Long ago, when I was a small boy and the world seemed a different place, I used to listen to a science-fiction programme on the radio, The Adventures of Dan Dare, Pilot of the Future. The programme came from Radio Luxembourg and was first broadcast in July 1951, the same year the station transferred from the long wave to its legendary home of 208 metres. Few people knew that the fifteen-minute episodes of Dan Dare were actually recorded on wax discs, only two of which have survived.
The origins of Radio Luxembourg (“Your station of the stars”) date back to the 1920s and the country’s central position, bordered by Belgium, Germany and France; Luxembourg made it ideal for international broadcasting. When the station started beaming English language programmes to the UK and Ireland in 1933, it had the most powerful privately-owned transmitter in the world.
During the 1950s and 1960s Radio Luxembourg’s commercial American-style presentation became hugely popular in Britain, especially with the younger generation and its lively shows were in stark contrast to the somewhat austere radio programmes otherwise available. Listeners were encouraged to believe that everything was live from Luxembourg and while some of the disk-jockey shows were indeed live from the Grand Duchy, many programmes were actually pre-recorded in a dismal-looking building in Hertford Street, Central London.
In case you’d forgotten, 23rd June is Luxembourg’s National Day. Although the country has been somewhat overshadowed culturally by its larger neighbours, music has always been important in Luxembourg especially after the establishment of the Grand Duchy in 1815. In more recent times, the Luxembourg Philharmonic Orchestra and the Luxembourg Sinfonietta have become a lively part of the classical music scene.
David Ianni is an acclaimed pianist from Luxembourg and has composed more than a hundred works, including compositions for piano and choral music. He has also composed chamber music, an oratorio and music for piano and orchestra. He gave his international concert debut at the age of sixteen, performing Franz Liszt’s Second Piano Concerto with the Luxembourg Philharmonic Orchestra.
Obsculta (“Listen”) is a thoughtful work for solo piano, reflecting on the nature of silence and inspired by a text from St. Benedict. This 2012 video of David Ianni’s performance is a visual essay by the Luxembourg filmmaker who goes by the name of Vitùc. It was made at the Austrian Abbey of Heiligenkreuz in the southern part of the Vienna woods, and this impressive twelfth century Cistercian monastery provides a handsome back-drop to the video.
Vitùc has created a remarkable piece of work which not only records David Ianni’s performance but also reveals interesting perspectives on silence and time. The music contains a quotation of the Gregorian chant Ubi Caritas in which the sound of softly chanting monks is skillfully blended into the video and synchronized with the piano solo. The music itself is very approachable and reflects the composer’s personal musical style which is inseparably linked to the mysteries of the Catholic faith.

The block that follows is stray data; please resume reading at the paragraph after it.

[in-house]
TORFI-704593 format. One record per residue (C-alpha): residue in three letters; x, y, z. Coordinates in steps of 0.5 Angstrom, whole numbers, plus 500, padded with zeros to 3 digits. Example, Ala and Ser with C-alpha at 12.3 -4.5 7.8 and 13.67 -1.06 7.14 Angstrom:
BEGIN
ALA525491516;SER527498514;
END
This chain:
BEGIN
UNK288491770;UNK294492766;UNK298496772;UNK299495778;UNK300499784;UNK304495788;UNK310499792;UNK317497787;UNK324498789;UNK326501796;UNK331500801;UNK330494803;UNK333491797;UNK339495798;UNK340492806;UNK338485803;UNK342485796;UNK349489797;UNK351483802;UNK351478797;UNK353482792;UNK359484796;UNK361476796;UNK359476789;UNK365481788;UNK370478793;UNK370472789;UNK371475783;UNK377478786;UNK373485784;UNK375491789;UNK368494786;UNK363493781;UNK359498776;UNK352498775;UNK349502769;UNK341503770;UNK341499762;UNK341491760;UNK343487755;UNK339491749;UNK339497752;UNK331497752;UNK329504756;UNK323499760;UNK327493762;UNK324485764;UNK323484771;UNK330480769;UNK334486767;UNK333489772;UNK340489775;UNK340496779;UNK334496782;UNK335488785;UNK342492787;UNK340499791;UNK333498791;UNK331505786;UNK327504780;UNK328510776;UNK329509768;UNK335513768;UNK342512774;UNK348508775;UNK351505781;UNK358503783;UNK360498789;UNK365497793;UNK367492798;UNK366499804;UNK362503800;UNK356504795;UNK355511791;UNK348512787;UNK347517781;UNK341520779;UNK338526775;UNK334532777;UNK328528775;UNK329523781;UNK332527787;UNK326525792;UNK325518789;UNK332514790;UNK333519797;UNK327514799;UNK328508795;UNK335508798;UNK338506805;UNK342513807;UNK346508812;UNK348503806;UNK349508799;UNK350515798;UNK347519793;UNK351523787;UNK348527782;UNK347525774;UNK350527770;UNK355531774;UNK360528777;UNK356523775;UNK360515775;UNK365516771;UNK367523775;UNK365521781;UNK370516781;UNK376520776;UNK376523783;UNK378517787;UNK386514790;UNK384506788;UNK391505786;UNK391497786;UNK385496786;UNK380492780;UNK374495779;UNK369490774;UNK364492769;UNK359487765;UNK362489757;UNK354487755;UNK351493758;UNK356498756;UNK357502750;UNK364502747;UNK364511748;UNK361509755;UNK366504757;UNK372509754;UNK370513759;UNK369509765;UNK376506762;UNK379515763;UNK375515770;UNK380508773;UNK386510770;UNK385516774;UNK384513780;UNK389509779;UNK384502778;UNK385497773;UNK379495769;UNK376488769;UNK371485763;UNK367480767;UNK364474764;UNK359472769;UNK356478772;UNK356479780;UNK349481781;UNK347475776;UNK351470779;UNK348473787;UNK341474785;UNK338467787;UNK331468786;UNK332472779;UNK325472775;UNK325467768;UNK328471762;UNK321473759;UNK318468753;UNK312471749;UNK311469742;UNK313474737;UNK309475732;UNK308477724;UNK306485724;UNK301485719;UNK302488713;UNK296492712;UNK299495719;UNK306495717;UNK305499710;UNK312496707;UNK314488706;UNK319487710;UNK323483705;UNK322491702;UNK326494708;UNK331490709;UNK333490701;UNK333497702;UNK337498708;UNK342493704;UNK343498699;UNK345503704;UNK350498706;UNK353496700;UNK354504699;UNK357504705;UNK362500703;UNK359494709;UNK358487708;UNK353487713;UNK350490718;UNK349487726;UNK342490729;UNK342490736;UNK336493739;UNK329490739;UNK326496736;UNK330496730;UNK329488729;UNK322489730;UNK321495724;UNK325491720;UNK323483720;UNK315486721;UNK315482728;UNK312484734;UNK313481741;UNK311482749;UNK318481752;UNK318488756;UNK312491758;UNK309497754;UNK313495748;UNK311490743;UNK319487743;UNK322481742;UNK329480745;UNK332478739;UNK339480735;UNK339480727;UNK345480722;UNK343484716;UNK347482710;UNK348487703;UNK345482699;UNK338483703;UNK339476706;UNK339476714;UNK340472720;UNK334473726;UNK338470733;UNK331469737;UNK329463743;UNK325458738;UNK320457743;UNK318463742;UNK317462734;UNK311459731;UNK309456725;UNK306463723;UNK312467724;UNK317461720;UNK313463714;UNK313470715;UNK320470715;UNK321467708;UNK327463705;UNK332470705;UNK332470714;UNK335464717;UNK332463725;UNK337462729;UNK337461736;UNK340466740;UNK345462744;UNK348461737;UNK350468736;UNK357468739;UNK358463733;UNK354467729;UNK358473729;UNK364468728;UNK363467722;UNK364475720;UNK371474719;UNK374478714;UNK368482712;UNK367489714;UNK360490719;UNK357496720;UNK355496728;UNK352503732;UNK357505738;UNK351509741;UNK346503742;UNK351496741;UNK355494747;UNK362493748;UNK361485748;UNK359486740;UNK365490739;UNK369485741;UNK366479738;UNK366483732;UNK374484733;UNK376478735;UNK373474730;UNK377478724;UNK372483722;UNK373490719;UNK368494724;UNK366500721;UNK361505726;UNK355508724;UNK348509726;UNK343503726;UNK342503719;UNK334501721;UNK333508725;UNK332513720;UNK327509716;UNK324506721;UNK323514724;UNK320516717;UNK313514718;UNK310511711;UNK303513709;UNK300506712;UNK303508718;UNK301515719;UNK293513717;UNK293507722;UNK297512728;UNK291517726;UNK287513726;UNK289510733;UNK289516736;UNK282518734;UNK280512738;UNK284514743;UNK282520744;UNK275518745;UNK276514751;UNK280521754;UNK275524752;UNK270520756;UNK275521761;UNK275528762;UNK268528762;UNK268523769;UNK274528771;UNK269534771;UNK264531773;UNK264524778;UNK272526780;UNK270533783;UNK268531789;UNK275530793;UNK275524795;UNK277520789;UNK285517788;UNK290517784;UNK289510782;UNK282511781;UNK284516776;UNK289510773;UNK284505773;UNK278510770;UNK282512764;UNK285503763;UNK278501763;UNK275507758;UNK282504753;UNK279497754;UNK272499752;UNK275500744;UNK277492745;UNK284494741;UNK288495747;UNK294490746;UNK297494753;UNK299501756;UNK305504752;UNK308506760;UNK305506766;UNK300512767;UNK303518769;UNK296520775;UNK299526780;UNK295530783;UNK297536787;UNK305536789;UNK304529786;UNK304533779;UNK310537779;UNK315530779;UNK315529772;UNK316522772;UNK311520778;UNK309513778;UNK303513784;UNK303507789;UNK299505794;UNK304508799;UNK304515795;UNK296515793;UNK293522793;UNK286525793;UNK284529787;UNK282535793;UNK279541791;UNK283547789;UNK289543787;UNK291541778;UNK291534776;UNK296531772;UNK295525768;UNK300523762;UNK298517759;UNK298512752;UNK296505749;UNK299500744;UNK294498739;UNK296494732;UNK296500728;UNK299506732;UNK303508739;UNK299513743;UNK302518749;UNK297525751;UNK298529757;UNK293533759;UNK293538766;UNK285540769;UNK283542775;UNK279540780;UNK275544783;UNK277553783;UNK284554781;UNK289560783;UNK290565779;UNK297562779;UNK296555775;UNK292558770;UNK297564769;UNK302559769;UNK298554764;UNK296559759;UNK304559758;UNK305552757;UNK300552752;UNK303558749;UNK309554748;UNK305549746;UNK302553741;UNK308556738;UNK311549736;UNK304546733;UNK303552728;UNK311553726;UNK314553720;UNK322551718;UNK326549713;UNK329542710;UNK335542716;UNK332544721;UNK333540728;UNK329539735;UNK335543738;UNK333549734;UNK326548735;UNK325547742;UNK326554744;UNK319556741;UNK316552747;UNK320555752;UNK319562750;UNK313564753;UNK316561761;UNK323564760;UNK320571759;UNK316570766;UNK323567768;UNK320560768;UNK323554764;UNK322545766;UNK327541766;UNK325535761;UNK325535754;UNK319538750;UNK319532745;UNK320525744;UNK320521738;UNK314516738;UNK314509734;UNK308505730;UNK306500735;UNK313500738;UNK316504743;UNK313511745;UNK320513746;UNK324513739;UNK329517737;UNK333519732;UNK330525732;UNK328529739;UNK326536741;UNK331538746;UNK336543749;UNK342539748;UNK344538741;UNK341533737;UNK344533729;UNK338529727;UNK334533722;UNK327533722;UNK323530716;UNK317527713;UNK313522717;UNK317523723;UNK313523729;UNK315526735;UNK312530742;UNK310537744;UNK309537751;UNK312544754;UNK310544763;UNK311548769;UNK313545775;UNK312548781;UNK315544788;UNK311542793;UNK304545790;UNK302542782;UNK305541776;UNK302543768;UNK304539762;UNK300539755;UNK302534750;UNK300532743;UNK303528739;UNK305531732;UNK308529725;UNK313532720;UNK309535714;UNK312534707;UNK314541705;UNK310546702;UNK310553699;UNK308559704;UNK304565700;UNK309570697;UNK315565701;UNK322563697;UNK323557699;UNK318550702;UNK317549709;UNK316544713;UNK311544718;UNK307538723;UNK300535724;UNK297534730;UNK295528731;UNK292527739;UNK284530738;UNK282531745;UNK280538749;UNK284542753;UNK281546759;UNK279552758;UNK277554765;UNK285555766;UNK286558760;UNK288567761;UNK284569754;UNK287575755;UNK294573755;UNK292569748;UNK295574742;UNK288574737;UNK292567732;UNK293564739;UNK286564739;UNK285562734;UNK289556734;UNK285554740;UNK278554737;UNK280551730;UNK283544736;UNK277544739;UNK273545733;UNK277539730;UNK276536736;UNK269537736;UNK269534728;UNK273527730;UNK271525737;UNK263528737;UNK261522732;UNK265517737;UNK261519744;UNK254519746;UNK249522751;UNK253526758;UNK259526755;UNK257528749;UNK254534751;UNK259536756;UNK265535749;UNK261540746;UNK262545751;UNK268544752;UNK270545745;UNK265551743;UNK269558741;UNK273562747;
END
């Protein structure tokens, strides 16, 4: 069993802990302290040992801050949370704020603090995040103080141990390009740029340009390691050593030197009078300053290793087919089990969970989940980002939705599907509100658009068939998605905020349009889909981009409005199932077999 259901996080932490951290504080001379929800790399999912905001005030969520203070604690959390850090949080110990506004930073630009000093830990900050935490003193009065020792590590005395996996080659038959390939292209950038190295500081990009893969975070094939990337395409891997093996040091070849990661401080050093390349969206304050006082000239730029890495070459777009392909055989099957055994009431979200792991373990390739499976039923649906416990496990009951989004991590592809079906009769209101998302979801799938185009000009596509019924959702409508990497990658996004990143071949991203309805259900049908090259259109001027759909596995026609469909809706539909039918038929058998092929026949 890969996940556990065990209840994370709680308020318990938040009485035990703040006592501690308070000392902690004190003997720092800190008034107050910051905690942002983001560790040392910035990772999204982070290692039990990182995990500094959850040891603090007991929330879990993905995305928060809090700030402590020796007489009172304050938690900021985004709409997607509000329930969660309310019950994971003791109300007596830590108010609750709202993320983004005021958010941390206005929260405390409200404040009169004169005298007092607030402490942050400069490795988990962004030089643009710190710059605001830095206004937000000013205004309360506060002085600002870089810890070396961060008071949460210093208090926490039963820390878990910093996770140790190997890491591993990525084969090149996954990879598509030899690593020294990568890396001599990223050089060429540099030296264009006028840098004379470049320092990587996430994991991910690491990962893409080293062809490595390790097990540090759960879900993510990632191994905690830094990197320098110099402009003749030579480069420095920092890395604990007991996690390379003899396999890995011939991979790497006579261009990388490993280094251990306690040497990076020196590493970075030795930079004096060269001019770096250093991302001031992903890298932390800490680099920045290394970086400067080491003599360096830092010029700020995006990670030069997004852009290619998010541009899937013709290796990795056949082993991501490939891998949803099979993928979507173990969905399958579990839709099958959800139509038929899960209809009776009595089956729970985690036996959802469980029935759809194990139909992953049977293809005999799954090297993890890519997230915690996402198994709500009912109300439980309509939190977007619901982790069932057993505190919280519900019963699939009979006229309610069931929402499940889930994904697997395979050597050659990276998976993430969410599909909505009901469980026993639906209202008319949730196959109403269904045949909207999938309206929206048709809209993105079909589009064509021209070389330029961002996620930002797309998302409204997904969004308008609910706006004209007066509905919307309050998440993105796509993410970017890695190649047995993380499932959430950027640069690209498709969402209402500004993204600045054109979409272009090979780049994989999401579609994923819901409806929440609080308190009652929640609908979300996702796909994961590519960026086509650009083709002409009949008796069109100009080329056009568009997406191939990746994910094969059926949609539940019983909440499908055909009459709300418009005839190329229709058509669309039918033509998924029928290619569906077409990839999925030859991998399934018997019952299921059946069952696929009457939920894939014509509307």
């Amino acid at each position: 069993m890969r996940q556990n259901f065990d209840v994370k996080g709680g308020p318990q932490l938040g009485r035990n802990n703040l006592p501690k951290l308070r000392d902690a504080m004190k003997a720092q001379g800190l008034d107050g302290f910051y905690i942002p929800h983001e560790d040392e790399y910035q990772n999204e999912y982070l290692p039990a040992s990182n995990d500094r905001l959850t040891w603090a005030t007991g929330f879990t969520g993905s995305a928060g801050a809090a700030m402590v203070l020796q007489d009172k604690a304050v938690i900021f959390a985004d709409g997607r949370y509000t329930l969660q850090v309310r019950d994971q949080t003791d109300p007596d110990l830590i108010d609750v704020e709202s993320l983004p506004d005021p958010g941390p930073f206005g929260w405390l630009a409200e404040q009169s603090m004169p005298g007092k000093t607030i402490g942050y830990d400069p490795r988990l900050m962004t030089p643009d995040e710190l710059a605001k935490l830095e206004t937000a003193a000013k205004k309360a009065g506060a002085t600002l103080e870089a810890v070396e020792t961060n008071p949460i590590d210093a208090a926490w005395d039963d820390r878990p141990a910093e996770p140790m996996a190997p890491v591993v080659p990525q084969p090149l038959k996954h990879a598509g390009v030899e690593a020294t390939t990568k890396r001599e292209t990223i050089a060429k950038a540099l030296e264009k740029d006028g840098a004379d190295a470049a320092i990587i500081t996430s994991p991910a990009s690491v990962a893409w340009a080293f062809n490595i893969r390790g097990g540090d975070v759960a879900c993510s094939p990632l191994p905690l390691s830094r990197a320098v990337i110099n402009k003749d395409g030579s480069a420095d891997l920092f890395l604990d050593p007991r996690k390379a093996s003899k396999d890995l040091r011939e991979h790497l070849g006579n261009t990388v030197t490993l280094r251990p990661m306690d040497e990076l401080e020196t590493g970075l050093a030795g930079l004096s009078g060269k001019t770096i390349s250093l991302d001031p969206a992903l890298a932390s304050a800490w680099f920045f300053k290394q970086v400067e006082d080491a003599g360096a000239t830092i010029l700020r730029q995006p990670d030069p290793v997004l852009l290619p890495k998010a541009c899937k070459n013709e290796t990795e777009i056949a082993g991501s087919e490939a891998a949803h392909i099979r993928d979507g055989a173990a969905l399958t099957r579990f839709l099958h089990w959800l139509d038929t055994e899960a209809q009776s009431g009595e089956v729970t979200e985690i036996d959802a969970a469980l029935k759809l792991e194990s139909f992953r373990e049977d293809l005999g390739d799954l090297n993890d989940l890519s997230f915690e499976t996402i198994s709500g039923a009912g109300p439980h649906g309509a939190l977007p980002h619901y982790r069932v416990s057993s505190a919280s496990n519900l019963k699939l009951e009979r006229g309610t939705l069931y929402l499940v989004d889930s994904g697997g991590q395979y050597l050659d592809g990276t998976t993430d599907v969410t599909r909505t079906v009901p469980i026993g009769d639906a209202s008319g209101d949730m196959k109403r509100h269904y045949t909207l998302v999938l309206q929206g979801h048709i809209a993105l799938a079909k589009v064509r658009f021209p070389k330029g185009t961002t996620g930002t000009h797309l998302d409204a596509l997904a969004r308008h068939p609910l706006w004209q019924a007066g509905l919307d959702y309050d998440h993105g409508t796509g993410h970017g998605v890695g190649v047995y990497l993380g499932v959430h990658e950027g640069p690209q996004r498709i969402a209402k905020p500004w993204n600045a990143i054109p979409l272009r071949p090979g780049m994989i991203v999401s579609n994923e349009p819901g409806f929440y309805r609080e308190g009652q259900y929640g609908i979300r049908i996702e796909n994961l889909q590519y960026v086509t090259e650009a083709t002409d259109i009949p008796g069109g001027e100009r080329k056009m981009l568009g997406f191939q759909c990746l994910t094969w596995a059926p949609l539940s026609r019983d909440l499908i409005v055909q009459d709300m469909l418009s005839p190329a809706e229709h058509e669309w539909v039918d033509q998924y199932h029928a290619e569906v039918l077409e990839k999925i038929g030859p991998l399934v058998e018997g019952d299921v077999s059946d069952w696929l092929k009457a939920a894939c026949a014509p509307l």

Johann Sebastian Bach (1685-1750): Partita No 1 in B flat major, BWV 825. Francesco Tristano (pno) (Duration: 16:09; Video: 1080p HD)
Also from Luxembourg, Francesco Tristano is another acclaimed classical pianist and composer who was born in 1981. As a young man, he studied at conservatories in Luxembourg, Brussels, Riga and Paris before graduating in music at New York’s Juilliard School. He made his professional debut in 2000 with the Russian National Orchestra playing Prokofiev’s Fifth Piano Concerto. Tristano is a specialist in both Baroque and contemporary music. In 2001, he founded The New Bach Players ensemble with which he recorded J. S. Bach’s complete cycle of keyboard concertos. In contrast, he’s also recorded the complete piano works of the Italian twentieth century composer, Luciano Berio.
By the time Bach’s Six Partitas were published between 1726 and 1730, the composer was established as a virtuoso keyboard player. There is no exact translation for the word “partita” and Bach used it merely as a synonym for “dance suite”. The suites evidently caused quite a sensation among Bach’s contemporaries, for in the opinion of the German music historian Johann Nikolaus Forkel, “such splendid keyboard compositions had never previously been seen or heard”.
Each partita contains six or seven dance movements and needless to say, they’re exceptionally demanding technically. Francesco Tristano gives a compelling performance full of verve and sprightly rhythmic playing. The melodic lines are crystal clear, the articulation is clear and sparkling, especially in the gloriously rippling Allemande (at 02:10) and the Corrente. There’s lovely phrasing in the stately Sarabande and the concluding Gigue takes us on a hair-raising ride with beautifully controlled dynamics and brilliant articulation. The clarity of line reminds me slightly of Glenn Gould’s playing style, yet to my mind this performance seems to have a good deal more magic and sensitivity.